Joyce van Caspel has made a nostalgic beach house out of her tulip bulb. The red and white striped curtains are painted by using the trompe-l’oeil technique (also: “the eye is deceiving”), giving the watcher a view of a sunny beach scene. A view through which everyone can recognize themselves or their family. You see people sunbathing (whose feet are behind the umbrella?), Swimming in the sea (but do you also see that dog?), walking along the tide line and children playing in the warm sand (this is a link to the public Snoezel playground SpeelzandT near Nederzandt)
The bulb region does not only concern the area where the flower fields extend, with this painting Joyce wants to indicate that the beach, sea and dunes also belong to the bulb region. Joyce lived her early years in Amsterdam, but grew up in Noordwijk and often enjoyed herself on the beach and sea with water sports. So, it was obvious that she would use the beach, sea and dune for this painting.
At the back of the globe you can see old wood with a peephole. In this peephole again you will see the lady with the yellow dress, now painted in “back view”, where she walks towards the dunes. But where are you standing as watcher? Perhaps a ship is sailing at the horizon on sea?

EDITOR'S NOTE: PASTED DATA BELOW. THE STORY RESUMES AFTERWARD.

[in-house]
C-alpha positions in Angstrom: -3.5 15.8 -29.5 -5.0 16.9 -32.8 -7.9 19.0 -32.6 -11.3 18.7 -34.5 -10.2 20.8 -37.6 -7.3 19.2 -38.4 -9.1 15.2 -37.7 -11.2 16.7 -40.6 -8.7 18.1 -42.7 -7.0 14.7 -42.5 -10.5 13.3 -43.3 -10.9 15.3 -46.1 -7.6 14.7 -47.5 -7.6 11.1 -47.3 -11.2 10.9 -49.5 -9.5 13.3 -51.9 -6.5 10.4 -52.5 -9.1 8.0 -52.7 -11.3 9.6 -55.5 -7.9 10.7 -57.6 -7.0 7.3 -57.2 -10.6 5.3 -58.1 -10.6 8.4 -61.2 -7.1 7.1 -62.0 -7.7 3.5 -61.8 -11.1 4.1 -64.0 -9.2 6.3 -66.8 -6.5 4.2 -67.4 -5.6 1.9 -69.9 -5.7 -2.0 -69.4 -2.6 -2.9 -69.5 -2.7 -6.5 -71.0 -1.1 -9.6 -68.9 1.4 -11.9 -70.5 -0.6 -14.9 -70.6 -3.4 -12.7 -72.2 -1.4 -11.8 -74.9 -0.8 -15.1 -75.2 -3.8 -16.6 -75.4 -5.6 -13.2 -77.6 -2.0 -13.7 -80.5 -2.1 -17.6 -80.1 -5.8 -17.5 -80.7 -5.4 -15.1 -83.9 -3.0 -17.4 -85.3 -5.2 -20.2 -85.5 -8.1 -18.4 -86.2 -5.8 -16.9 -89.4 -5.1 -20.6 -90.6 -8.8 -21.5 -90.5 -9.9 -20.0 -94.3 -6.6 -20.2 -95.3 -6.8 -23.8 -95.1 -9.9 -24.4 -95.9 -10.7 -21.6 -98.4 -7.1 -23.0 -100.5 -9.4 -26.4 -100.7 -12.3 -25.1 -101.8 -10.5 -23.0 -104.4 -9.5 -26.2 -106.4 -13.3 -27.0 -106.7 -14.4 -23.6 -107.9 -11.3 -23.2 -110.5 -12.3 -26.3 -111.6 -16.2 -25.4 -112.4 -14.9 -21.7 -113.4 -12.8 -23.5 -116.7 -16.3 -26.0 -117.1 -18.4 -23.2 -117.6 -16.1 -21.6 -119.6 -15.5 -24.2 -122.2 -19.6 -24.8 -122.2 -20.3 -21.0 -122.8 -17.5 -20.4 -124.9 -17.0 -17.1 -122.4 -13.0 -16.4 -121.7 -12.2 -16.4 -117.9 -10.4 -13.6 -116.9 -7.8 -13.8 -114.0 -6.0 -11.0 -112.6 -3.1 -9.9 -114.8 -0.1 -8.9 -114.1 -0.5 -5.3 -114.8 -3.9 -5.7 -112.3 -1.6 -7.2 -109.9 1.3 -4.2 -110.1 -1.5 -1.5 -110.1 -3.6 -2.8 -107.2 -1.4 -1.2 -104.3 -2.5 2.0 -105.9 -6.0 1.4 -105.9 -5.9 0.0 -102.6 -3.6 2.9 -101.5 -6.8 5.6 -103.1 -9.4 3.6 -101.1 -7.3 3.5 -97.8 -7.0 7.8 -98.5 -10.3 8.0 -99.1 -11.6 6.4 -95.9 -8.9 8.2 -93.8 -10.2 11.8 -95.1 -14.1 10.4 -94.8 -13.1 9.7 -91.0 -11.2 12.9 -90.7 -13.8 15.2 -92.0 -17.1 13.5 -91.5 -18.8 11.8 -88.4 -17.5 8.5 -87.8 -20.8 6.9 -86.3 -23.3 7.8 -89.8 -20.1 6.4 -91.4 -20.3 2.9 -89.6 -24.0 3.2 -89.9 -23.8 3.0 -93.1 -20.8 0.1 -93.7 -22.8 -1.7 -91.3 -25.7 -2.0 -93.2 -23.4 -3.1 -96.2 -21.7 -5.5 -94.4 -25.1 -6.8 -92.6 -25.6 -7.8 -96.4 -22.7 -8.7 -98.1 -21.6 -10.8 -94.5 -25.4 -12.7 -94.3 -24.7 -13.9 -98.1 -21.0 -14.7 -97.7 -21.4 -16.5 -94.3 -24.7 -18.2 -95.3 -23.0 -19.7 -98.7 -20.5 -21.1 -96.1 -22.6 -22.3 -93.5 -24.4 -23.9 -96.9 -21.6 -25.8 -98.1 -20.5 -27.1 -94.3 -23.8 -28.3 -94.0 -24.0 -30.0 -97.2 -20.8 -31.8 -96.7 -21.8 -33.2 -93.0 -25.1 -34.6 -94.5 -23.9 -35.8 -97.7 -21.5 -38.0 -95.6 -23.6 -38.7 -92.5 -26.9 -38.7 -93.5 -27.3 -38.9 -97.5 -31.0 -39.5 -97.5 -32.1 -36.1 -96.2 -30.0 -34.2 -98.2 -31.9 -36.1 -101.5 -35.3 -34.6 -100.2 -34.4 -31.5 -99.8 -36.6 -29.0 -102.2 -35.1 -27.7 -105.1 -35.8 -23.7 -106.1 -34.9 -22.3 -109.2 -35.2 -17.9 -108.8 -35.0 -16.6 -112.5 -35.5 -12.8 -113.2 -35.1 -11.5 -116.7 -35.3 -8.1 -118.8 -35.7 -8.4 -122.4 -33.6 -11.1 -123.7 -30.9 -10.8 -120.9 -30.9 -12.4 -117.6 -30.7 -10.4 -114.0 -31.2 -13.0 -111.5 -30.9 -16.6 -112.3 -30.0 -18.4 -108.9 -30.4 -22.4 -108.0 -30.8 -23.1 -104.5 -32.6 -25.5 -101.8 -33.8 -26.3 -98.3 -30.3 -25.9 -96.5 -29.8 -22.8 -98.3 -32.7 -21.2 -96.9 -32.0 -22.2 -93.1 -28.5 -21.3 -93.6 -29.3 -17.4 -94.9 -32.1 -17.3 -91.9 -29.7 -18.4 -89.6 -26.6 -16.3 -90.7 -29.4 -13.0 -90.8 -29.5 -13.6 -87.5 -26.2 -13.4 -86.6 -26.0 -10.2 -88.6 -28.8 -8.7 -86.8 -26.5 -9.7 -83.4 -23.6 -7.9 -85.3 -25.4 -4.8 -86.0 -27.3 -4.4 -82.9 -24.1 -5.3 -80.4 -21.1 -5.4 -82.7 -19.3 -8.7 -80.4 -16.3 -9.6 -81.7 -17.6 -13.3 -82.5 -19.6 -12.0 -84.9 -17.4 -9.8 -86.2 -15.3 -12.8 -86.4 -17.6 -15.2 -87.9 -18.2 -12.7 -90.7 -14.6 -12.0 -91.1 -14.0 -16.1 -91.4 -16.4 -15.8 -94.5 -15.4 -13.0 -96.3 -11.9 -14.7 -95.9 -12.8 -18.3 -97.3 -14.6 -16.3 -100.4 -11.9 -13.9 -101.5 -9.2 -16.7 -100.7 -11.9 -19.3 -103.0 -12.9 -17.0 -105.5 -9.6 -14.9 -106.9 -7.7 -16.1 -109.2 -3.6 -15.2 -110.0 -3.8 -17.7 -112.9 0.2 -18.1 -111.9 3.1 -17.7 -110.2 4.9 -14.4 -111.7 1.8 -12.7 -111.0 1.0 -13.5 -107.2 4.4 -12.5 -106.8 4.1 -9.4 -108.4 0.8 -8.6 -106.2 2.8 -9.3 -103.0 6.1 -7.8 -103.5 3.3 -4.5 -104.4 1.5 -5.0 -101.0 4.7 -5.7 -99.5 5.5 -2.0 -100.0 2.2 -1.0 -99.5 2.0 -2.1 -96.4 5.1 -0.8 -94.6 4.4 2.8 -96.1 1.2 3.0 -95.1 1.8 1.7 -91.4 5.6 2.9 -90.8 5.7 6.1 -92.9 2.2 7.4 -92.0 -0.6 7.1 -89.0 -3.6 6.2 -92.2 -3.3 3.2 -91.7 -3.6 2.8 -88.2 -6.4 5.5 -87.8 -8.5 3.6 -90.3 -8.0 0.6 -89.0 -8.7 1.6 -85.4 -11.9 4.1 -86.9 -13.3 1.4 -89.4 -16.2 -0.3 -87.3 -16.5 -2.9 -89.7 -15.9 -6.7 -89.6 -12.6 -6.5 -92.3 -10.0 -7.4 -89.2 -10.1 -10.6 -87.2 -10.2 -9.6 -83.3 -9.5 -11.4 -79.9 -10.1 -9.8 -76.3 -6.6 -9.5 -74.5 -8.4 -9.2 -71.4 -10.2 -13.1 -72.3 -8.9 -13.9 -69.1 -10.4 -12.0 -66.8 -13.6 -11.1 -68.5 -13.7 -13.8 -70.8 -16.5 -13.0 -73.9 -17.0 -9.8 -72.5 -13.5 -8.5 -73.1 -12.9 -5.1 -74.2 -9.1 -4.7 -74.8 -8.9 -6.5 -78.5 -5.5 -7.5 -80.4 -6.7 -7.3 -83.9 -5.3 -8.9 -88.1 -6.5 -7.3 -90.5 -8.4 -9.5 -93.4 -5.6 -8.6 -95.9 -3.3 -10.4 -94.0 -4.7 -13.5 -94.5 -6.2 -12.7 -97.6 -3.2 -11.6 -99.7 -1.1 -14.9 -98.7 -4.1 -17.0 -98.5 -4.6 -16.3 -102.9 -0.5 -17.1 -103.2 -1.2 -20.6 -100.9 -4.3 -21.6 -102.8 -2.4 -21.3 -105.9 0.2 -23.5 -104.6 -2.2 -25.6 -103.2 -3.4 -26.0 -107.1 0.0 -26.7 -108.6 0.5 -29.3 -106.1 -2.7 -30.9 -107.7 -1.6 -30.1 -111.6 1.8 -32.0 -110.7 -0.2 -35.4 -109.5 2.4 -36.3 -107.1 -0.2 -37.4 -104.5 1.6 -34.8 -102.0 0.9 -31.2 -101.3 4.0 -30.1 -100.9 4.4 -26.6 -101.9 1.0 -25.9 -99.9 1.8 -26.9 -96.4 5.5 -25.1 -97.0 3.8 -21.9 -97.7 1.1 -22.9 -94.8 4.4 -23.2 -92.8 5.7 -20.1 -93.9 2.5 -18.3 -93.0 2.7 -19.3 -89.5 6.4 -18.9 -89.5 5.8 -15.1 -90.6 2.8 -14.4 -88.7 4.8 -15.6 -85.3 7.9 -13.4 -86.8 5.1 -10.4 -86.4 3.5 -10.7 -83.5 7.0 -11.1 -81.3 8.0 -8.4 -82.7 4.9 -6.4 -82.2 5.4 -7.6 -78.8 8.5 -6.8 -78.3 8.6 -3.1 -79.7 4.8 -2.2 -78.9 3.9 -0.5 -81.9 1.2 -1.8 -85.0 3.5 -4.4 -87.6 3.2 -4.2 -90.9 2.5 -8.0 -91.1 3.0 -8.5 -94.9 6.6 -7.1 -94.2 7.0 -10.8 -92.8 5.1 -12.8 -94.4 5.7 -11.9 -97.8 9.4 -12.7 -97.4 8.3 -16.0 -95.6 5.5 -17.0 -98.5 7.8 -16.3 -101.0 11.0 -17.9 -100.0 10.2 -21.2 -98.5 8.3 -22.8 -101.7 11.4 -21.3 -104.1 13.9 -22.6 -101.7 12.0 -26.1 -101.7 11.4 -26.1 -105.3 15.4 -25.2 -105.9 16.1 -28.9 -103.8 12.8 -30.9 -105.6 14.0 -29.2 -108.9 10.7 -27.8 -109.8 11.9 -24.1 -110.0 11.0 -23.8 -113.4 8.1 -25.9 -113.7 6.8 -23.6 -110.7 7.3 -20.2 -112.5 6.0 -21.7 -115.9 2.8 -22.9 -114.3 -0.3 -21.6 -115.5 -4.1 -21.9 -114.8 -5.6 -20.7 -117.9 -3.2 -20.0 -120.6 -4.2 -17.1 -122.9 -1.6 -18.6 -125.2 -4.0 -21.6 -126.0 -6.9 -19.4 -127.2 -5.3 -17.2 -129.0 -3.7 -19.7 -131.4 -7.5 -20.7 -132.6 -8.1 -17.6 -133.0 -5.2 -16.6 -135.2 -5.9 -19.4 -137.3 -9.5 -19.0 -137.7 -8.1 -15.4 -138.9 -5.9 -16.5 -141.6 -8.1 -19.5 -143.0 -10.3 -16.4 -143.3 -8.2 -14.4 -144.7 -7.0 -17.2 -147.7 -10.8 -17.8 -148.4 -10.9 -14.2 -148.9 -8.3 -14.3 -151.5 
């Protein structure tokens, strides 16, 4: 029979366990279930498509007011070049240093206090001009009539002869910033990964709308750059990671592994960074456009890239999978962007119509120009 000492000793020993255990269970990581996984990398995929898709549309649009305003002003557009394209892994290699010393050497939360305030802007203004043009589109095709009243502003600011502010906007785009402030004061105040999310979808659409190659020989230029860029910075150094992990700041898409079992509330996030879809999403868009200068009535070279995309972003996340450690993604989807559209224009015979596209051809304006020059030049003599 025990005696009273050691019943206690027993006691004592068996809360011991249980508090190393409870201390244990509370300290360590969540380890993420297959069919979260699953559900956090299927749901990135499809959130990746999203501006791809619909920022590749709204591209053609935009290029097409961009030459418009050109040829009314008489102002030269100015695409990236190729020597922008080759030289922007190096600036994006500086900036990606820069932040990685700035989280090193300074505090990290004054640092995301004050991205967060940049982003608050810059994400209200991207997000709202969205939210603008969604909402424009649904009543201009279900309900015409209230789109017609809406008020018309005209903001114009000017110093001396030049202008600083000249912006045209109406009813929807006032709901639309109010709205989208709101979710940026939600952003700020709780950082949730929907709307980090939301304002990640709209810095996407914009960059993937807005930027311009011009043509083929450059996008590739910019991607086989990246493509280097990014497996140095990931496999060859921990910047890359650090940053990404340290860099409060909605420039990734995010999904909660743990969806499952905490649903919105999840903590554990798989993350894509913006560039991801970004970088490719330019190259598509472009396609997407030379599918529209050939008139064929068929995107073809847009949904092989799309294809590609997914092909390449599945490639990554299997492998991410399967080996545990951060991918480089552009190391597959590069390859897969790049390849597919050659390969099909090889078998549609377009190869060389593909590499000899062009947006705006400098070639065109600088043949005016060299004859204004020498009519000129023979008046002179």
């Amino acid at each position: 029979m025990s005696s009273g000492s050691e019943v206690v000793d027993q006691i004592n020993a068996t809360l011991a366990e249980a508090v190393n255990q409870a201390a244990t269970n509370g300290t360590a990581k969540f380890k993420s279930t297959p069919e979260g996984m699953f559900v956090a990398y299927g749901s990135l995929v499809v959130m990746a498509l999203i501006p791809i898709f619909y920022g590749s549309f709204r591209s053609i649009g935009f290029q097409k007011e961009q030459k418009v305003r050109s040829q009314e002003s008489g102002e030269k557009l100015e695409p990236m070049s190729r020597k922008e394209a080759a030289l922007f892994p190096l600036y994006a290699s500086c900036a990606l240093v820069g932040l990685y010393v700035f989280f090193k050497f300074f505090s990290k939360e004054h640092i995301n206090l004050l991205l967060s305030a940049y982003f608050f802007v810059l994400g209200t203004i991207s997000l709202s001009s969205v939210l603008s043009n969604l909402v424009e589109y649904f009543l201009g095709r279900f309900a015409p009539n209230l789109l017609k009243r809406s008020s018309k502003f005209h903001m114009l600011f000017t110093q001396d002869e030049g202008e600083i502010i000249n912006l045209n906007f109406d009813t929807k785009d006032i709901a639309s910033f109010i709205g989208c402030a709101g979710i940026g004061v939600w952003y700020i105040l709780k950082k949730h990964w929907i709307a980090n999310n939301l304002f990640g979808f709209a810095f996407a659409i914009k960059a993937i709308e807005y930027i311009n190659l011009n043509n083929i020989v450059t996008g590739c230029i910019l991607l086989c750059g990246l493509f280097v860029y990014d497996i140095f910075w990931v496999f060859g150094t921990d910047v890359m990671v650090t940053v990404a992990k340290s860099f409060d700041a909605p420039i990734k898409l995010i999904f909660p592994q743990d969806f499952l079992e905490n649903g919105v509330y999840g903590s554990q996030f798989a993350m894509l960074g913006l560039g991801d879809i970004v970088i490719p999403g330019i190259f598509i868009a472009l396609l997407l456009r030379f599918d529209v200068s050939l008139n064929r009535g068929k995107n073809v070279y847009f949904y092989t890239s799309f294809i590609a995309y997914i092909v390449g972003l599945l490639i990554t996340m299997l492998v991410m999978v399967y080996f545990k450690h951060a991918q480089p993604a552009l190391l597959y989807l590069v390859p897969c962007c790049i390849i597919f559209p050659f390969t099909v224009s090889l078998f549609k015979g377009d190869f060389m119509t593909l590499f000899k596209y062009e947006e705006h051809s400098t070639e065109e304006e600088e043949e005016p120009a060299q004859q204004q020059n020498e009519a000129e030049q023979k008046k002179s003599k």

Joyce likes it when her work leads to research, reflection and surprise.
This also happens with the poster that she pasted on the back. This is a print of part of the grand “Panorama Tulipland” by Leo van de Ende where has been working on for 12 years. She has torn off the last piece of the work and painted the beach sea and dunes on it as a tribute to his beautiful masterpiece (and with a nod to the ‘Hoeve Groenewege’). As an extra surprise, she painted the “Noordwijkse Strandrups” as a toy for people with unlimited limitations, which drove at St (r) andplaats Nederzandt. And finally the black tulip as a link to the Museum in Lisse. It has become an exploration sphere full of grains of sand.